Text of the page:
William and Kate reveal Charlotte and George quiz them about Ukraine war

The Duke and Duchess of Cambridge brought trays of chocolate brownies and granola bars, homemade at Kensington Palace, for the volunteers.

Tony Jones
Wednesday 09 March 2022 18:30
The Duke and Duchess of Cambridge visited the Ukrainian Cultural Centre, in London (Ian Vogler/Daily Mirror/PA)
The Duke and Duchess of Cambridge visited the Ukrainian Cultural Centre, in London (Ian Vogler/Daily Mirror/PA)
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The Duke and Duchess of Cambridge have pledged their support for Ukraine as they revealed their eldest children have been questioning them about the conflict.

William and Kate’s comments came when they met volunteers at the Ukrainian Cultural Centre in London, who were filling lorries with aid to support the humanitarian relief effort following the Russian invasion.

The second in line to the throne told them that Britain and the rest of Europe were united behind them and spoke of the shock at seeing war on European soil.

William, 39, said Britons were more used to seeing conflict in Africa and Asia. “It’s very alien to see this in Europe. We are all behind you,” he said.

But he added that he, like many, wanted to do more to help. “We feel so useless,” he said.

William and Kate, 40, wore Ukrainian yellow and blue solidarity badges and took trays of chocolate brownies and granola bars, homemade at Kensington Palace, for the volunteers working at the centre in nearby Holland Park.

They offered assistance from their charitable foundation for children and young people suffering mental health problems and trauma from the war, and said their eldest children, Prince George, aged eight, and six-year-old Princess Charlotte, had been affected by the unfolding tragedy.

“Ours have been coming home asking all about it,” William said. “They are obviously talking about it with their friends at school.”

The couple brought homemade cakes for the volunteers (Ian Vogler/Daily Mirror/PA)

He suggested he had found it difficult discussing some of it with his children, adding he had to “choose my words carefully to explain what is going on”.

The royal couple spent an hour chatting to some of the volunteers working daily at the centre, a social club, to send aid to a hub in western Ukraine and on to people on the front line.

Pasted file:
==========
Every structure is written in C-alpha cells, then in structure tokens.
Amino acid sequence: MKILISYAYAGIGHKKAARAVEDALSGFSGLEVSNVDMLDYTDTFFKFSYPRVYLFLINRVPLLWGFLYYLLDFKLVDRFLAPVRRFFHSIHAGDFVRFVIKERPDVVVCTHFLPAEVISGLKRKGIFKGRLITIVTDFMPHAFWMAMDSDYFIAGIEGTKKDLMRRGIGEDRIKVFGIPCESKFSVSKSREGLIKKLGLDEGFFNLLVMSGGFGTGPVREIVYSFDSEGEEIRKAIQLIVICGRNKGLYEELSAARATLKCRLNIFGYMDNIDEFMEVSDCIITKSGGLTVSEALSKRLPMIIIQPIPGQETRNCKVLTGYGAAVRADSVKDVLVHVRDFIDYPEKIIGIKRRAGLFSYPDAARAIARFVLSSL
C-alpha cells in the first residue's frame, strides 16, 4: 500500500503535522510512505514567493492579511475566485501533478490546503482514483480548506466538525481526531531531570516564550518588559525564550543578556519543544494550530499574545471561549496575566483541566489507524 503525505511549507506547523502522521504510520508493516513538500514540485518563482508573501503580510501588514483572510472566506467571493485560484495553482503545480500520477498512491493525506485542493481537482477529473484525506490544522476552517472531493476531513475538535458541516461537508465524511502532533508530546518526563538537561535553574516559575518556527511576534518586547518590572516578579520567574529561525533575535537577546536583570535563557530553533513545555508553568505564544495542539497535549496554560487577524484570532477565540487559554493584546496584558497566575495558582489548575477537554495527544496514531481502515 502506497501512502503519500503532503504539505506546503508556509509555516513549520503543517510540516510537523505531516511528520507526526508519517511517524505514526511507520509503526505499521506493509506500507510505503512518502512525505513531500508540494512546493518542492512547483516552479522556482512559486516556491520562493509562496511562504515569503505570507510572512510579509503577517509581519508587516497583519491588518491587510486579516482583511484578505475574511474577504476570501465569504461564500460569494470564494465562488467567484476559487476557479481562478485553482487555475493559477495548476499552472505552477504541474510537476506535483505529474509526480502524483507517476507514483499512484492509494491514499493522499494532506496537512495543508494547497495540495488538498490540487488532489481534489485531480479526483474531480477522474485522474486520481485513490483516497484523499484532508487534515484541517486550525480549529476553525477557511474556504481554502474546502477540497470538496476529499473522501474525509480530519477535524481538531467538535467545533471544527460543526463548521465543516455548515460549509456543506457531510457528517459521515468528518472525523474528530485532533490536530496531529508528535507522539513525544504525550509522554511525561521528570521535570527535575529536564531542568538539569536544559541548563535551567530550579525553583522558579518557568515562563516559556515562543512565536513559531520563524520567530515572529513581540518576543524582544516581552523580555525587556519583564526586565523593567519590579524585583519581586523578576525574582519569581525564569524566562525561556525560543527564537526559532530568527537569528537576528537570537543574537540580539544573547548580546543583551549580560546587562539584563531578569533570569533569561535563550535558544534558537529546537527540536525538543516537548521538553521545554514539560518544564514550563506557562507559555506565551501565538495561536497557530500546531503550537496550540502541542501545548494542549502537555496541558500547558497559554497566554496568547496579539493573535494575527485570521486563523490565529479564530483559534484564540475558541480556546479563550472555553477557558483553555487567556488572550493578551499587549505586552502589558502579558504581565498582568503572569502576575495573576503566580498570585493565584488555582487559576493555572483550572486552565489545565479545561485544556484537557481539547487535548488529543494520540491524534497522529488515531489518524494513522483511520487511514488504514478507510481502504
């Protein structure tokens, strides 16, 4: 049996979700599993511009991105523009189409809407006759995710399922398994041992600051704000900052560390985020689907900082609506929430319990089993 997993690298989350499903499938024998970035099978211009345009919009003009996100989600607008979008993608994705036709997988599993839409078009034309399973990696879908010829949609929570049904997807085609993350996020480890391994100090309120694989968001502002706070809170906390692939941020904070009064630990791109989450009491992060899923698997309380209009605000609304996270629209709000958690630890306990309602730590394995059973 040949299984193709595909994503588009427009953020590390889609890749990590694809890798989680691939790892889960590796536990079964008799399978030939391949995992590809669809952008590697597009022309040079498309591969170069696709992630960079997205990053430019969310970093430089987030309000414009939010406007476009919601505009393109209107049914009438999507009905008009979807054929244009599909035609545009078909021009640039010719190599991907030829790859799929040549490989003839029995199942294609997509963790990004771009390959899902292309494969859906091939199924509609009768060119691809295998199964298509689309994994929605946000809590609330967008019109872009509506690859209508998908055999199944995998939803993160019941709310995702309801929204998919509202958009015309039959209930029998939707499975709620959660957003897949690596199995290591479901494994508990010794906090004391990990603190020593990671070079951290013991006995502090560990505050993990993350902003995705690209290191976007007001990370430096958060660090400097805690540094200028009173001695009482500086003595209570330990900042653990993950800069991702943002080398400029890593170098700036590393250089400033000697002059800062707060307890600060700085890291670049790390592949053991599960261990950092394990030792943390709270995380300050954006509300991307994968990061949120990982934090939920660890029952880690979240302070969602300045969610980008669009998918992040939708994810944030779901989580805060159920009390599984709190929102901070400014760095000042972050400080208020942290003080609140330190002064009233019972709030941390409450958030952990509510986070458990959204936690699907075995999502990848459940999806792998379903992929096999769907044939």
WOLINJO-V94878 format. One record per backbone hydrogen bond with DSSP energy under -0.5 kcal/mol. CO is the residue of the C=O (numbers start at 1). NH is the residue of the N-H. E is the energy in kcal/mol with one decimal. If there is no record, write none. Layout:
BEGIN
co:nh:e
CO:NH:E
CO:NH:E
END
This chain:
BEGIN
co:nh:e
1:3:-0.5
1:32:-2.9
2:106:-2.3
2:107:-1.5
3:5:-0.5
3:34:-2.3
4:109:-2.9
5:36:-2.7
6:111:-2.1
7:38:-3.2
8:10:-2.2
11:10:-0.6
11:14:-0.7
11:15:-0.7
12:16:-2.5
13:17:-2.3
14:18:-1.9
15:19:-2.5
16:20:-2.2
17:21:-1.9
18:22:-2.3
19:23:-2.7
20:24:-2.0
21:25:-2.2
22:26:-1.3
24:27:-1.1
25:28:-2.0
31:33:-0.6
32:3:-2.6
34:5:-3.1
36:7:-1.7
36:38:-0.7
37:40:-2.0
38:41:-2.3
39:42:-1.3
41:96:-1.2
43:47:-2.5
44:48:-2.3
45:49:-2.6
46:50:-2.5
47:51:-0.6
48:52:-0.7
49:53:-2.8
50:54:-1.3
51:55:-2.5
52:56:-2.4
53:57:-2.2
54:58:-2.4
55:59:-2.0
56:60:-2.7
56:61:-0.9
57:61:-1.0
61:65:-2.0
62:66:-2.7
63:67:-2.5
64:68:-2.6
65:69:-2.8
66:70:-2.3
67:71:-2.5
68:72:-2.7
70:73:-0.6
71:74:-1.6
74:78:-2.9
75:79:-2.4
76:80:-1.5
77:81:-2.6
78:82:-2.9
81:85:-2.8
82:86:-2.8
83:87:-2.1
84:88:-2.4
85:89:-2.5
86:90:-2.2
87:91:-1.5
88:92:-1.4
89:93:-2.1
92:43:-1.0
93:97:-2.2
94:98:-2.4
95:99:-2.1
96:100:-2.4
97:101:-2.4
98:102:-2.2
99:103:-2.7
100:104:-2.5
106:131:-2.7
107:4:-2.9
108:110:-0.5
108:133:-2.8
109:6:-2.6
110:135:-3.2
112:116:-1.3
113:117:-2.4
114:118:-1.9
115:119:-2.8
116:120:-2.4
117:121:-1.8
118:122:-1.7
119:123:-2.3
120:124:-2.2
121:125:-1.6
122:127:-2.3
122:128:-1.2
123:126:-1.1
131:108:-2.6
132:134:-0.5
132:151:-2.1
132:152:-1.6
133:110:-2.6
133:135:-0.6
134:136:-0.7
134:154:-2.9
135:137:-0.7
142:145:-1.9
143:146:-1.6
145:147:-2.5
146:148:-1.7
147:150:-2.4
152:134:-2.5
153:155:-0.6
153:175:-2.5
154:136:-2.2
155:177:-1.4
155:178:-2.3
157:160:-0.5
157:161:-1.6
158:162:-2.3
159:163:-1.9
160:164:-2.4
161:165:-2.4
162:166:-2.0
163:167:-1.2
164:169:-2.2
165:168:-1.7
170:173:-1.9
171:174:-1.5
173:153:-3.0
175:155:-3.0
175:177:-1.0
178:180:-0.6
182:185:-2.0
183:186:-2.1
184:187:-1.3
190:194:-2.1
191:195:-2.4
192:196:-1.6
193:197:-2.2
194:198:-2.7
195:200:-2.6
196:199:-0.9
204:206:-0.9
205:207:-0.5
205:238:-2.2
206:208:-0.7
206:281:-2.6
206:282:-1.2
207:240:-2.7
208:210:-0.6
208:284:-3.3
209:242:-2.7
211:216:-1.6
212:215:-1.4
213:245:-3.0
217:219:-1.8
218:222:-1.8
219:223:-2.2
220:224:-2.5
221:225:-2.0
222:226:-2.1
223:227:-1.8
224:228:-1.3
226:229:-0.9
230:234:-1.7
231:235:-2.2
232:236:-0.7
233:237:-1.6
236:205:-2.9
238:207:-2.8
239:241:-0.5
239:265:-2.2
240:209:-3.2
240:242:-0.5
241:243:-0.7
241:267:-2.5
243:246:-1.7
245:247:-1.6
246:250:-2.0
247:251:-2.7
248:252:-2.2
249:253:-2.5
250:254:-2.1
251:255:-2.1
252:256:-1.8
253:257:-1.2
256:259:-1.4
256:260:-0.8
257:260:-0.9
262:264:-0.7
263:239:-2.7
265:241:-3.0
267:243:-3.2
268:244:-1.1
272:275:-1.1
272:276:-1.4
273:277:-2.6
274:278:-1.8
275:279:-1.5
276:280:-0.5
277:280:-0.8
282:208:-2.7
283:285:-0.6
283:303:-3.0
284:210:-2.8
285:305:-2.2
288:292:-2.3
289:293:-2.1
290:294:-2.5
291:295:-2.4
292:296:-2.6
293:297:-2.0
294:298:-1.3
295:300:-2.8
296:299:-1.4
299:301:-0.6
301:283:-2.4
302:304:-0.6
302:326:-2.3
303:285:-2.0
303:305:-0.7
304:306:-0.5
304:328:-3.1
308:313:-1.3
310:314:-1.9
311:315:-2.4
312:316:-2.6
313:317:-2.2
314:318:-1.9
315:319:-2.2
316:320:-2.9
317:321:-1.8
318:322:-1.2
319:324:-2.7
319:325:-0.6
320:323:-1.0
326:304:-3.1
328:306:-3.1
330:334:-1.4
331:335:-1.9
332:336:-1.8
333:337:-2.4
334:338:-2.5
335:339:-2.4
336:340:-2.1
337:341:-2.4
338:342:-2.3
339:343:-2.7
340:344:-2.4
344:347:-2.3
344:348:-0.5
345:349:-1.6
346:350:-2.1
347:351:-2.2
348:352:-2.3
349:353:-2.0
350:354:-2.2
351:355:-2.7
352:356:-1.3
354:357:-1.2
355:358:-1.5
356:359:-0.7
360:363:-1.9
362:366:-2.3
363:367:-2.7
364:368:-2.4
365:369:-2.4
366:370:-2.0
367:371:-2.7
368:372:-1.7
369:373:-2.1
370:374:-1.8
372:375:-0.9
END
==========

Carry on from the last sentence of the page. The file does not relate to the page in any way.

In the club, packed with boxes of first aid, over-the-counter medicines, food for babies and adults, and military coats and socks, they spoke to volunteers taking calls from people all over Britain offering assistance.

Many of the calls come from the diaspora, some of the 100,000 Ukrainians living in Britain and worried about their friends and families, but others here have been eager to help as well.

The couple were shown around by the Ukrainian ambassador Vadym Prystaiko, his wife Inna Prystaiko, and Inna Hryhorovych, who set up the relief operation.

The Duke and Duchess of Cambridge during their visit to the Ukrainian Cultural Centre (Ian Vogler/Daily Mirror/PA)

William and Kate spoke to them and the other volunteers about the crisis and listened to their fears that Russian president Vladimir Putin will unleash a third world war unless he can be stopped in Ukraine.

They spoke about the dangers of a second disaster at Chernobyl and also of the impact on the rest of Europe of losing Ukraine’s agricultural output.

William said: “The irony is it brings Europe closer together.

“Europe is closer together than it’s ever been before because of Ukraine.”

In a hall still packed with aid boxes on the stage and full to the brim until it was cleared when the last lorries went out, he praised the people of Ukraine for their spirit and the volunteers for their commitment.

“We have seen a lot of that Ukrainian spirit already,” he told them. “Keep together. Everyone is there for you.”

Kate suggested the couple would return to volunteer at the centre. Ian Vogler/Daily Mirror

He added: “We feel for you, we really do.”

He and Kate gladly posed for photos with the volunteers, saying it was the least they could do.

“They had been supposed to help with packing but in the crowded chaos it did not happen.

The duchess suggested returning to do that, “I think we need to come and help out here”, Kate said “Give you some respite.”

In a side room, the royals and their hosts spoke with Saleh Saeed, chief executive of the Disasters Emergency Committee, a group of 15 charities channelling humanitarian aid to Ukraine.

His key message was the humanitarian crisis is set to last for months, possibly years, no matter when the fighting stops and the most important thing the British public can do to help is to send money, rather than old coats or other items.

“The British people have been incredibly generous.

“They have given £132 million over the last six days,” he said. “But this is not going to be over soon. The most important thing is for people to give more money so that charities and the people of Ukraine can buy what they need with dignity.”

As the press were ushered out of the meeting, the ambassador was telling William and Kate about the problems facing Ukrainian refugees trying to get to Britain.

He suggested the European Union’s system of taking refugees was better.

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